NYT Debate: Do Colleges Need French Departments?

Ashley Thorne

In light of SUNY-Albany's cuts to its foreign language programs, the New York Times asked eight higher ed experts, "Do colleges need French departments?" Heres a takeaway sentence from each one. (See also this SUNY-Albany professor's remarks on the language cuts, posted at NAS.org.)

Martha Nussbaum, author of Not for Profit: Why Democracy Needs the Humanities: "Even if a nation’s only goal were economic prosperity, the humanities supply essential ingredients for a healthy business culture."

Louis Menand, author of The Marketplace of Ideas: "The loss of any department is a loss to every department at that institution."

John McWhorter, author of Our Magnificent Bastard Tongue: The Untold Story of English: "I believe we should reconsider having vocational tracks like those in European educational systems."

Mark Bauerlein, English professor at Emory University: "Lose [the humanities] and the college produces a half-educated graduate."

Ellen Schrecker, author of The Lost Soul of Higher Education: "Languages, literature, philosophy, history – by exposing students to a wide range of new and old ideas and allowing them to articulate their own responses to those ideas – can create the reflective and self-aware citizens our nation needs."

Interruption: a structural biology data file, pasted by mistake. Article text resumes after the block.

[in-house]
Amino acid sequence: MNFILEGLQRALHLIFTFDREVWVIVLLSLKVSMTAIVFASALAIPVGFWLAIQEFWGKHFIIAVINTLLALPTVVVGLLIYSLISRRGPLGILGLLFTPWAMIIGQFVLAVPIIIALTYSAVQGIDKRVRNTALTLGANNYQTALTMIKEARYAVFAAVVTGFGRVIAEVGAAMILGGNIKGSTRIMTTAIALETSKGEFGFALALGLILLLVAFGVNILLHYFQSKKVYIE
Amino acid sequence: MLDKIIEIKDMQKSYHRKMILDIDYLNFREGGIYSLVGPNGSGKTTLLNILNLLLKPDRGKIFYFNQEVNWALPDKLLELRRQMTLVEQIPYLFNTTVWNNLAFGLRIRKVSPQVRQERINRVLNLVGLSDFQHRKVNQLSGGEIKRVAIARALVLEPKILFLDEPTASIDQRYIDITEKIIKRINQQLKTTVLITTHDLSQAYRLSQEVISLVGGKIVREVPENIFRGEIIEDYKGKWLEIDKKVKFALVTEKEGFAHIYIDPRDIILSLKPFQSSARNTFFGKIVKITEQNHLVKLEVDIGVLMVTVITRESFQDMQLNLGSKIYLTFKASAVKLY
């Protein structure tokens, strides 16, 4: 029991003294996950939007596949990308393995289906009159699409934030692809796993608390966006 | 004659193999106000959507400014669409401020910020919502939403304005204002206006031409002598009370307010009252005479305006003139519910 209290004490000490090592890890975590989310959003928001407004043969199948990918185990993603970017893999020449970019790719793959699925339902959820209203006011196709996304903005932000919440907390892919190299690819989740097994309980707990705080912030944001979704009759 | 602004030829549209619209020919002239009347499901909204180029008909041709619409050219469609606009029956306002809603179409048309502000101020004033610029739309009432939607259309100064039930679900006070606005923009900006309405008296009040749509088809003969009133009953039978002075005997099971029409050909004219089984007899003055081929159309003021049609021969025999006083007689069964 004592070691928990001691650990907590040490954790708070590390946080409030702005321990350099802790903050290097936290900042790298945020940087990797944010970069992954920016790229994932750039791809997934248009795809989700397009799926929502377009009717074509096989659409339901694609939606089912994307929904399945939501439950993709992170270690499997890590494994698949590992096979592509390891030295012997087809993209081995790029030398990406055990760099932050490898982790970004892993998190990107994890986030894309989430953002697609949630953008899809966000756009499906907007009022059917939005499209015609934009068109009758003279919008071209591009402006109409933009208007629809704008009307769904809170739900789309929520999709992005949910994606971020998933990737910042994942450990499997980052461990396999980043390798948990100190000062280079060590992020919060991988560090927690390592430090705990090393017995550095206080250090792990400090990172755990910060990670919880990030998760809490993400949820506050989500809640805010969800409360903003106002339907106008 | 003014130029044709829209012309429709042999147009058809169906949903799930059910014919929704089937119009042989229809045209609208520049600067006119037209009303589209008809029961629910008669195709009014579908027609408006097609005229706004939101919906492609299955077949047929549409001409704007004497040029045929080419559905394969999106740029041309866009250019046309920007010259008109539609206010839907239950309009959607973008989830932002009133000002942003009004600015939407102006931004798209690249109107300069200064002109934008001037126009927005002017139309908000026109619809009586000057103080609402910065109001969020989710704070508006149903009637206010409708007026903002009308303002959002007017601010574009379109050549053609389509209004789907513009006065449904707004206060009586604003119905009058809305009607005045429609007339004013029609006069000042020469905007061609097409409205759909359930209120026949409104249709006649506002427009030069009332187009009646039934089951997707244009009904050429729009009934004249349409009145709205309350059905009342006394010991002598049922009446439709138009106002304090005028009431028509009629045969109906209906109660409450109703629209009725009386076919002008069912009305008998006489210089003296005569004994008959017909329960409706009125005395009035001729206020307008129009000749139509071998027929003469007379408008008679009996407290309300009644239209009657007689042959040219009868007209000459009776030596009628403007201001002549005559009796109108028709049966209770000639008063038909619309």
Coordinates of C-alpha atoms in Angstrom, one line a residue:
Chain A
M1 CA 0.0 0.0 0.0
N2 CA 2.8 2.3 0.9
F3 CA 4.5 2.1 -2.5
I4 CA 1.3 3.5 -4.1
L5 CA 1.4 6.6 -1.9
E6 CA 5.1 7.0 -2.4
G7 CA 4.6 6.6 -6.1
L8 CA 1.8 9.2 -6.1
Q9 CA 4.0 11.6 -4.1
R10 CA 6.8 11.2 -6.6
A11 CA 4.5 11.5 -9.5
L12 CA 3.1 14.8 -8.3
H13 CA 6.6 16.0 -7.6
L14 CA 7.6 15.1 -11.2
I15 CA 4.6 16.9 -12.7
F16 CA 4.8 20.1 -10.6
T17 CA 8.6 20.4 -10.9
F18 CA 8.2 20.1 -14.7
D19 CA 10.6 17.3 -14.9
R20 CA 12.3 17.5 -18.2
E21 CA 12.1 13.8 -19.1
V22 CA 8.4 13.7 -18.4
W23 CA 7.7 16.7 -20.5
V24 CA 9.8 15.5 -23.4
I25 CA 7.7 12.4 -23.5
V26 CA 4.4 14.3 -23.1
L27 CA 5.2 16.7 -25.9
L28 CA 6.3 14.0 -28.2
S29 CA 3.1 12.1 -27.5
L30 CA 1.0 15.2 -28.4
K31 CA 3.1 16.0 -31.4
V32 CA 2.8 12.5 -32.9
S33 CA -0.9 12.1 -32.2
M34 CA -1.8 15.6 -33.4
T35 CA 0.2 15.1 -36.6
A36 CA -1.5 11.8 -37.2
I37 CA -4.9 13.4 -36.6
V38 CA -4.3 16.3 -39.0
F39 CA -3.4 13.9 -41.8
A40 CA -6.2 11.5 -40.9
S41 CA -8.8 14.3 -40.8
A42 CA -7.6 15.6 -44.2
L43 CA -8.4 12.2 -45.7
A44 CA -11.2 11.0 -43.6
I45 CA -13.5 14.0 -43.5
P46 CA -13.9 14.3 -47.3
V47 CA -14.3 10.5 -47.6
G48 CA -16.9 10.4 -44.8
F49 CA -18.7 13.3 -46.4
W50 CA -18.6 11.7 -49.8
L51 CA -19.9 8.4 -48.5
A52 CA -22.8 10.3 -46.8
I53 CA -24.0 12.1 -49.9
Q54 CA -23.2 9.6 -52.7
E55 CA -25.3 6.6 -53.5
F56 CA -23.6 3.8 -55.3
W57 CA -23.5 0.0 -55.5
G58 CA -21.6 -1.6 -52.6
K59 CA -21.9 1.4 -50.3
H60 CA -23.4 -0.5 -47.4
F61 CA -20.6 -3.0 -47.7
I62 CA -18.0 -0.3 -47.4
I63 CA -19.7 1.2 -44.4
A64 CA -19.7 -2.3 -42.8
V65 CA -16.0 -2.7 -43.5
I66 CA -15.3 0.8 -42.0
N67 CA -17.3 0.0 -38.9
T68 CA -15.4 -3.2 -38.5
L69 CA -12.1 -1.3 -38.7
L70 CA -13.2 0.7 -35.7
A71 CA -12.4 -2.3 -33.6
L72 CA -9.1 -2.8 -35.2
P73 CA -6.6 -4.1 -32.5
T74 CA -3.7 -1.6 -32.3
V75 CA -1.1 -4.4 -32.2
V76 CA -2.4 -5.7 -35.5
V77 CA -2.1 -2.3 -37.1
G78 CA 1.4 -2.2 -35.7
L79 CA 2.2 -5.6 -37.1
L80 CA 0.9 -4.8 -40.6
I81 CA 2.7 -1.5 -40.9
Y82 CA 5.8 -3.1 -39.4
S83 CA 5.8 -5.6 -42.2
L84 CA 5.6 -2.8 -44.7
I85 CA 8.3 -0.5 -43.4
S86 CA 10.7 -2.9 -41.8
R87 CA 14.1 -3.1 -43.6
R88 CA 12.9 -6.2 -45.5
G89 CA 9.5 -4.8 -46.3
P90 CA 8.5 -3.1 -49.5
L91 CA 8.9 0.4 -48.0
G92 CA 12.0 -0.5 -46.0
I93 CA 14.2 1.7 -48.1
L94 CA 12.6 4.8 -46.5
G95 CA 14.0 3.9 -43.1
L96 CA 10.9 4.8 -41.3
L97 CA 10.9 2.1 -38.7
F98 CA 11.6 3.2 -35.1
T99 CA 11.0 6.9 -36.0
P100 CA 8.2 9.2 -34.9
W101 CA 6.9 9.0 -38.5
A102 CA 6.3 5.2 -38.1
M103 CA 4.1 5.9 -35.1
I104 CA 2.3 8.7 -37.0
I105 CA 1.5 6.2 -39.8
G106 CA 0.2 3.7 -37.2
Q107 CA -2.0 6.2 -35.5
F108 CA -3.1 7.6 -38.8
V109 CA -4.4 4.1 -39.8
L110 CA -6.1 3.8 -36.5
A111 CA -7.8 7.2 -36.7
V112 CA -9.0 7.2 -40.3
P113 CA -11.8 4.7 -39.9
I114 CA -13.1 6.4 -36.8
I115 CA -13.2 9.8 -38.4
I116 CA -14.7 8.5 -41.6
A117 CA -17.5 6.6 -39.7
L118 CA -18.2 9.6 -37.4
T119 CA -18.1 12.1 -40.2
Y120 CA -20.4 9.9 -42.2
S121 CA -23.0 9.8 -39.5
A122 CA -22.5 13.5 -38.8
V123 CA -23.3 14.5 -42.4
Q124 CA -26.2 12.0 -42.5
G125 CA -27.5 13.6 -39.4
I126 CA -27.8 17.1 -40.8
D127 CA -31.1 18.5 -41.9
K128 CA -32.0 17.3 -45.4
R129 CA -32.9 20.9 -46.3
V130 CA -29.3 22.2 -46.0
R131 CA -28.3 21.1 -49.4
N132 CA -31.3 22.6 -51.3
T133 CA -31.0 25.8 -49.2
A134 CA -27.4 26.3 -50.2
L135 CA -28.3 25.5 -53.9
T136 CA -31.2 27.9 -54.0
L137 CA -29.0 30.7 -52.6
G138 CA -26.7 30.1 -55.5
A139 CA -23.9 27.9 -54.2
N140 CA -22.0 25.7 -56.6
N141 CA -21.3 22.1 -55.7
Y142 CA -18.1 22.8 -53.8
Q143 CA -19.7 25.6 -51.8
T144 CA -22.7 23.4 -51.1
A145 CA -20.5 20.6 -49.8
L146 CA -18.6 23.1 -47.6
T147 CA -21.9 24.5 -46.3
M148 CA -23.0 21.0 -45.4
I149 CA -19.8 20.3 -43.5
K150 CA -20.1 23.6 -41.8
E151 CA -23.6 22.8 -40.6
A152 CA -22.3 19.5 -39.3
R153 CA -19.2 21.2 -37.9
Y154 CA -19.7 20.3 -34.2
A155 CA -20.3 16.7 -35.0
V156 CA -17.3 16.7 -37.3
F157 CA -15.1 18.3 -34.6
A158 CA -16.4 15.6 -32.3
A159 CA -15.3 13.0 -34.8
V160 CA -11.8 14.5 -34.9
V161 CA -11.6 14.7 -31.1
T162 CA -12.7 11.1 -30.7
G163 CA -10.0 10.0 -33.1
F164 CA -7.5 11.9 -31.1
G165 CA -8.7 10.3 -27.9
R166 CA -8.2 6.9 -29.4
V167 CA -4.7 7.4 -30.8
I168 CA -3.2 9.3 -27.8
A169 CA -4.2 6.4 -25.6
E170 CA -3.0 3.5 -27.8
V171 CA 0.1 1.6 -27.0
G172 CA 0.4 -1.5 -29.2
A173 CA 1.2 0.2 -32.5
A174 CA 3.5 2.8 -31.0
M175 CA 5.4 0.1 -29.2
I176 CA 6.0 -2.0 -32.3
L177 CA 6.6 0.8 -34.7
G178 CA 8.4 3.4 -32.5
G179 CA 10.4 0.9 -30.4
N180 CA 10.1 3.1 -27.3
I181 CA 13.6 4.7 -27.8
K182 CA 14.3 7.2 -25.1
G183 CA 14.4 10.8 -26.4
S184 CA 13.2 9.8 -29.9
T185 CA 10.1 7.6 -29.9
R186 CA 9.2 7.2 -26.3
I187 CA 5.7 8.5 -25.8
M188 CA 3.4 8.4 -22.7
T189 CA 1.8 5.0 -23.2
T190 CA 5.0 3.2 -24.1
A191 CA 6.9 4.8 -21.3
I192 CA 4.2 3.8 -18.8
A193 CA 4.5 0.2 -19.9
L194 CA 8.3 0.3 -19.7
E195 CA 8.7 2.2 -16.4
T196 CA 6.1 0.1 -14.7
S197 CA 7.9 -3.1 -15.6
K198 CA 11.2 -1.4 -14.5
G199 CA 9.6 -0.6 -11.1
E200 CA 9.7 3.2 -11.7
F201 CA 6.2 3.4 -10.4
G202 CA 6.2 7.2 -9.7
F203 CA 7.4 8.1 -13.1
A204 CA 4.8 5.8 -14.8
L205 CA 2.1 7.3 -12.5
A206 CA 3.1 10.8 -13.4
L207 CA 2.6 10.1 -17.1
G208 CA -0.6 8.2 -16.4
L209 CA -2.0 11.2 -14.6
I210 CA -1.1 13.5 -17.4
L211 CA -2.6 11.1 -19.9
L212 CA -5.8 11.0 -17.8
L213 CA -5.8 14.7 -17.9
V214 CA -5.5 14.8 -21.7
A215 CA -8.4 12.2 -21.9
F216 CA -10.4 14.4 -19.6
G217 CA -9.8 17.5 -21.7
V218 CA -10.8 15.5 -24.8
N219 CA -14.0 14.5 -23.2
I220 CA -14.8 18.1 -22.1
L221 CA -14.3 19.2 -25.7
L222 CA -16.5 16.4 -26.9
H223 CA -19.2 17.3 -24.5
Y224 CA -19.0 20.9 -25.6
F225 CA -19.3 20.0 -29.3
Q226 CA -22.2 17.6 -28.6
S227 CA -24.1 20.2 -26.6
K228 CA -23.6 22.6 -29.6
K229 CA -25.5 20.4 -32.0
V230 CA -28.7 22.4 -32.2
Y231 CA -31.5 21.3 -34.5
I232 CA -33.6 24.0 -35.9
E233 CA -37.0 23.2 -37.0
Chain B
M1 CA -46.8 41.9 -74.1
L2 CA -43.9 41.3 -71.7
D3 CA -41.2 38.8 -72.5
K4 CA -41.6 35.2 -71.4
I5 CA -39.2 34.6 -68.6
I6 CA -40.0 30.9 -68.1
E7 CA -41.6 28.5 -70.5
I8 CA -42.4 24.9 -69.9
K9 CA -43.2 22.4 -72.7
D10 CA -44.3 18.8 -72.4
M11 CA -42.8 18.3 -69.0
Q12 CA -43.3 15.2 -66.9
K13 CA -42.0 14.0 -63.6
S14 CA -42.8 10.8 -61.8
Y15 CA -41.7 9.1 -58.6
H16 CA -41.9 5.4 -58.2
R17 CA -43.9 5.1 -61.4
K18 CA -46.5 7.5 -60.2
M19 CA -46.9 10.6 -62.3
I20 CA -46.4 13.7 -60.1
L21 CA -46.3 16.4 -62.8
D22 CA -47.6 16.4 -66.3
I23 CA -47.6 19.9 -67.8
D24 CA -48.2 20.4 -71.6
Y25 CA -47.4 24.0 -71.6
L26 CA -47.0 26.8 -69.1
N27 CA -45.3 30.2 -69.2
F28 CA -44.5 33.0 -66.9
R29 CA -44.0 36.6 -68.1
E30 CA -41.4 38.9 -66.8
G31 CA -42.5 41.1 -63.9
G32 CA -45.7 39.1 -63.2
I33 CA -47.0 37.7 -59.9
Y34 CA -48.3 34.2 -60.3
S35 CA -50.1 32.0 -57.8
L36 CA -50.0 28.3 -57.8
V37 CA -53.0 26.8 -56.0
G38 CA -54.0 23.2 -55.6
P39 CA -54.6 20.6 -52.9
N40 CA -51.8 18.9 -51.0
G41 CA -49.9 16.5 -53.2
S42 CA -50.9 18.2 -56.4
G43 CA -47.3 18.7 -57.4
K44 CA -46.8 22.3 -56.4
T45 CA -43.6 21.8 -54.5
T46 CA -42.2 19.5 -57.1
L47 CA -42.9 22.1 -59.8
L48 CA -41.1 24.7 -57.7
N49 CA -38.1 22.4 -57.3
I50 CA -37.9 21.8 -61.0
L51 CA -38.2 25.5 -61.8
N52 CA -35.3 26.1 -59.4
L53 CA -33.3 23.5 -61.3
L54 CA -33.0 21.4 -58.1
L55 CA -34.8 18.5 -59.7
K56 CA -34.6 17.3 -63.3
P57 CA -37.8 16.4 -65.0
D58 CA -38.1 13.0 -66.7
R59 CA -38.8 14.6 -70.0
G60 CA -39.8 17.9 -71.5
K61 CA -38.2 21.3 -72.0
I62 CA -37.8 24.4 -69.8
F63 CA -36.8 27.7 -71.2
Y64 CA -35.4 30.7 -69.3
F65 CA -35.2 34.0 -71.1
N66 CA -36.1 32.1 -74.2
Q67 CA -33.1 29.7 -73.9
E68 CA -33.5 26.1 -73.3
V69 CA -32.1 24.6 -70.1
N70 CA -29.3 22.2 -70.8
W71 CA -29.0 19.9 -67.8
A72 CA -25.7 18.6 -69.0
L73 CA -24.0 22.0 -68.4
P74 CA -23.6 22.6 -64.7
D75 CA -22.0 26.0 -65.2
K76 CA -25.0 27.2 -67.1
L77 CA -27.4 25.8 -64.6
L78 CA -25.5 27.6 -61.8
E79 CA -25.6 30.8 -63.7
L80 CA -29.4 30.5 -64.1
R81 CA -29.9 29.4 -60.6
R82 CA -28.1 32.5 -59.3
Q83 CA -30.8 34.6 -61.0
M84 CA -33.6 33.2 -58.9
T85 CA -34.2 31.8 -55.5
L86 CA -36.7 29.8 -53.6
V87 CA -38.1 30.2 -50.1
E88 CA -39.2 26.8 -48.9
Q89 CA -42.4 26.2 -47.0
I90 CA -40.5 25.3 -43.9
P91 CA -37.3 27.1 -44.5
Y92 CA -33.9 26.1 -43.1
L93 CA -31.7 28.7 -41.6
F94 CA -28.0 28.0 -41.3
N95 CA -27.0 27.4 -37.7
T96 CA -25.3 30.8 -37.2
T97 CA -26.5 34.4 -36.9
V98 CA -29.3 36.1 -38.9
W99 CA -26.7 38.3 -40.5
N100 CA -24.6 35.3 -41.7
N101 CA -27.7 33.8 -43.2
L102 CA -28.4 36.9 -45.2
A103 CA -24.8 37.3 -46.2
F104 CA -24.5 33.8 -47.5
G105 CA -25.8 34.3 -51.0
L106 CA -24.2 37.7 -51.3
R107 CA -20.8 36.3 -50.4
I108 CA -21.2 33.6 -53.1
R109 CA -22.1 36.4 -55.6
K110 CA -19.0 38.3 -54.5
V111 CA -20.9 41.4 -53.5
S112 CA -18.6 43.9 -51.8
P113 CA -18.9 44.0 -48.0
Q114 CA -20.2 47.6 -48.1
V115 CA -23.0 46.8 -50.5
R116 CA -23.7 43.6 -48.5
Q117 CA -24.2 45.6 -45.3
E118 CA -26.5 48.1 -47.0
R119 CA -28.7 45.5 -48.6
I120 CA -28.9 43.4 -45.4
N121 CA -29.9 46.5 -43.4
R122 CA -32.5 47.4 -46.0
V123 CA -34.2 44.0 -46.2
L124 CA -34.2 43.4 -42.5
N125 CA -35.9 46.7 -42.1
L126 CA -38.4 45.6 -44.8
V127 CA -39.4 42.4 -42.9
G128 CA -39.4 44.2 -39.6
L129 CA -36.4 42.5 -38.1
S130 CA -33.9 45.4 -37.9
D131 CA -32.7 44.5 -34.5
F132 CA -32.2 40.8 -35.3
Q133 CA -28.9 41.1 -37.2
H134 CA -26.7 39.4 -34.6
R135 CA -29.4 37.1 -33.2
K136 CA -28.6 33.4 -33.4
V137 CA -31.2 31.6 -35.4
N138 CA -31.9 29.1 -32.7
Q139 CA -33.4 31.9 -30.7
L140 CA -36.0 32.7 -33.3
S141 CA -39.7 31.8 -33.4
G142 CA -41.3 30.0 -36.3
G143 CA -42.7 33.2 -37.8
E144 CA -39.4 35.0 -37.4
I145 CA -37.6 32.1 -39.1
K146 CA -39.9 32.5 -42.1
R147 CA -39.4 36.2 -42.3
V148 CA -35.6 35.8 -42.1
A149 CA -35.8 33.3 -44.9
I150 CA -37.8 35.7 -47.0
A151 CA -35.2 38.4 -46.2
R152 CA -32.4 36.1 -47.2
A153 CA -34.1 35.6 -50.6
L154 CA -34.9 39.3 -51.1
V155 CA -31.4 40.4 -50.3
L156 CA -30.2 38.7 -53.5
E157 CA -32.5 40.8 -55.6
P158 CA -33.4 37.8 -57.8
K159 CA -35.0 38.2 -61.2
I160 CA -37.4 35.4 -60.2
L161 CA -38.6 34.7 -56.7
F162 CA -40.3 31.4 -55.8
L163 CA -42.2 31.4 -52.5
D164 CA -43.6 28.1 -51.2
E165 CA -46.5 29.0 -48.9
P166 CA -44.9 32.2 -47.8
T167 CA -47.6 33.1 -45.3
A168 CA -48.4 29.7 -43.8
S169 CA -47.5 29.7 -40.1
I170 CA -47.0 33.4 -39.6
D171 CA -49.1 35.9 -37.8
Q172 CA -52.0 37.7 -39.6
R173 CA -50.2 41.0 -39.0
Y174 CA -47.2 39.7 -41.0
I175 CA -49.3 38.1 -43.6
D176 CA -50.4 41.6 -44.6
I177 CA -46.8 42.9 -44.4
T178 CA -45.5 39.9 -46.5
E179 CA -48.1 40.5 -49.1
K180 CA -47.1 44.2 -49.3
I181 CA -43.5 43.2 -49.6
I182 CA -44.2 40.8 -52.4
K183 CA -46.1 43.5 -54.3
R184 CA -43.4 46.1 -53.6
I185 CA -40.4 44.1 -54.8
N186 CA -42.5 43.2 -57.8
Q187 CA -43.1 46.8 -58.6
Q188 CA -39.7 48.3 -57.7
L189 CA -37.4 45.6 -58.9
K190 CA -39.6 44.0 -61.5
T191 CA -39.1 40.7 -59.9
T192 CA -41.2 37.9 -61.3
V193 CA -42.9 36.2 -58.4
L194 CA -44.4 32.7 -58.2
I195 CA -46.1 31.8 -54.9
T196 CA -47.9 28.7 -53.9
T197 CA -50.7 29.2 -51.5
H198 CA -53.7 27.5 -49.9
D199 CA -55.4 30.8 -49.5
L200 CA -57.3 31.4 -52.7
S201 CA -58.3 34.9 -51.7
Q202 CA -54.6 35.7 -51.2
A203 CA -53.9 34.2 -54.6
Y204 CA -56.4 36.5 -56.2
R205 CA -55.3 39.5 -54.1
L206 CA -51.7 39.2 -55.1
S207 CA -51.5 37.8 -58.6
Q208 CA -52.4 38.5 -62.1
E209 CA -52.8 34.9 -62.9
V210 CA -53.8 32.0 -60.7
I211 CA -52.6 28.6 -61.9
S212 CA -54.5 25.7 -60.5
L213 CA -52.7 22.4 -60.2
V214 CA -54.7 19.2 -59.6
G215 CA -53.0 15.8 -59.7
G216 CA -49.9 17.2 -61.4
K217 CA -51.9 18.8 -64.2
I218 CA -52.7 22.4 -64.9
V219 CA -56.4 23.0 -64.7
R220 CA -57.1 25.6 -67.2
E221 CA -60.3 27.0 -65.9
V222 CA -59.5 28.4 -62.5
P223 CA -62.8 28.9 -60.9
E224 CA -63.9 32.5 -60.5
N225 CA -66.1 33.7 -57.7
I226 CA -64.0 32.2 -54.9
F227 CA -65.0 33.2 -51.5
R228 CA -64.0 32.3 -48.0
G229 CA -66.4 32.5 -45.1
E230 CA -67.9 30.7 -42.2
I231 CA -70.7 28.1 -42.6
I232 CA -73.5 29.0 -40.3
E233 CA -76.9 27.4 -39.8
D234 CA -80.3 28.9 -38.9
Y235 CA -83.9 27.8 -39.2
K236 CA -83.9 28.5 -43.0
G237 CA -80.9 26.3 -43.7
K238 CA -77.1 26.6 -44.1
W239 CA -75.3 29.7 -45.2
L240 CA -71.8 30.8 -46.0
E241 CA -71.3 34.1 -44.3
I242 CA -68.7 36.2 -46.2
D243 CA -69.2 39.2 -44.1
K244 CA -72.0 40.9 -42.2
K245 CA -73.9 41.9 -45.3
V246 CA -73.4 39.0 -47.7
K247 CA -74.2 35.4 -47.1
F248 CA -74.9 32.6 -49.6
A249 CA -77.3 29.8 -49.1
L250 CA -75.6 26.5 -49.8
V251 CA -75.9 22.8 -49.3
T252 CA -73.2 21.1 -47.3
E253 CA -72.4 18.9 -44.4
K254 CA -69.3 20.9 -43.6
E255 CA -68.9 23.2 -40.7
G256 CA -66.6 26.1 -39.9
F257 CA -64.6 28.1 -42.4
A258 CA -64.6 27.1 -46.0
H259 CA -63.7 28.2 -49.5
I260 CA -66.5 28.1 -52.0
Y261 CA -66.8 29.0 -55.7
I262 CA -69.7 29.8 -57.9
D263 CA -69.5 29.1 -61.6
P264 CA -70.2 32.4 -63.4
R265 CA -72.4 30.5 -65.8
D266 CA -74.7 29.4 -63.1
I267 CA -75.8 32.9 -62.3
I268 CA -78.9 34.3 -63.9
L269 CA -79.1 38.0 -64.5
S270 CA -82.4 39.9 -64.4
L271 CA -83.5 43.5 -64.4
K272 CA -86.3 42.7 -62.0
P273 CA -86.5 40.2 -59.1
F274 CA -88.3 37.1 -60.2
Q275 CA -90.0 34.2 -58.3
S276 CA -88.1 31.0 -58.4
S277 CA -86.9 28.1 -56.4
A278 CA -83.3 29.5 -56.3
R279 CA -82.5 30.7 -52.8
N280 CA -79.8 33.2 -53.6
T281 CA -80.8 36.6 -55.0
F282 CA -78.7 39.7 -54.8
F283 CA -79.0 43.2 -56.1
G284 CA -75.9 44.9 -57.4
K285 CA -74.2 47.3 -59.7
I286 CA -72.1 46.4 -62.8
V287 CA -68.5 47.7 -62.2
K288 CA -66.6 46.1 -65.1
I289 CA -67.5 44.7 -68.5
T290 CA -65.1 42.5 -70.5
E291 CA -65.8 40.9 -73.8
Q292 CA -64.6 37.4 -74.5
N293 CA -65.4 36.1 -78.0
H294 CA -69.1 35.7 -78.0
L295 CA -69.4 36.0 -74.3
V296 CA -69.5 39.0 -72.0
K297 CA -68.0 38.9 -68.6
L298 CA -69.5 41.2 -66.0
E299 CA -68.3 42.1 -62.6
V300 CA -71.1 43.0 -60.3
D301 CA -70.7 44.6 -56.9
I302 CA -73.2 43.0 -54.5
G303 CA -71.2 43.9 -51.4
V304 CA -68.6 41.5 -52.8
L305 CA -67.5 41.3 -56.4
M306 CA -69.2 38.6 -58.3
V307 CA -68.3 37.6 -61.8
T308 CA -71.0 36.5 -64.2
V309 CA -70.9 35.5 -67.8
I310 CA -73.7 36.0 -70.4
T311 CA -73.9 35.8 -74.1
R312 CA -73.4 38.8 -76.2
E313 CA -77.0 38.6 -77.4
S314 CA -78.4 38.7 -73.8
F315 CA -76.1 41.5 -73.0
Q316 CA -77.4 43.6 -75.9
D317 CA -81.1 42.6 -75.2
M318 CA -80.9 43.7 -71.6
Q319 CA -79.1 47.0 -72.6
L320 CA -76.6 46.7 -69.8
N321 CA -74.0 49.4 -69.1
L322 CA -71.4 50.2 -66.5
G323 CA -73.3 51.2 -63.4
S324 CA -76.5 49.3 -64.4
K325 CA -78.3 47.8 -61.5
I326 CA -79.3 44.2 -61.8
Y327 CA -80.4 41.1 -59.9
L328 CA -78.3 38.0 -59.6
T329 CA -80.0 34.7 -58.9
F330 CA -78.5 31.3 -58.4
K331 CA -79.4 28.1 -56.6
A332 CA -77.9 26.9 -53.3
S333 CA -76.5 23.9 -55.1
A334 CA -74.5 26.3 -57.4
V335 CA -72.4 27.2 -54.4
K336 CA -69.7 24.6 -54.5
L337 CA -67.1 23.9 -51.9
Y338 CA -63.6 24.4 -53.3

Gaye Tuchman, sociology professor at the University of Connecticut: "No one put a price tag on either the appeal or utility of Latin, of reading Racine or Confucius, or of learning the structure of a symphony."

Richard Vedder, director of the Center for College Affordability and Productivity: "As resources tighten and that luxury no longer is available, universities need to do what businesses routinely do – reinvent what they do to meet the changing needs of society."

Anne E. McCall, professor of French at the University of Denver: "That said, the attraction of particular subjects does shift, and universities need to adjust offerings that make sense for their mission, size, geographical location, and budgets."

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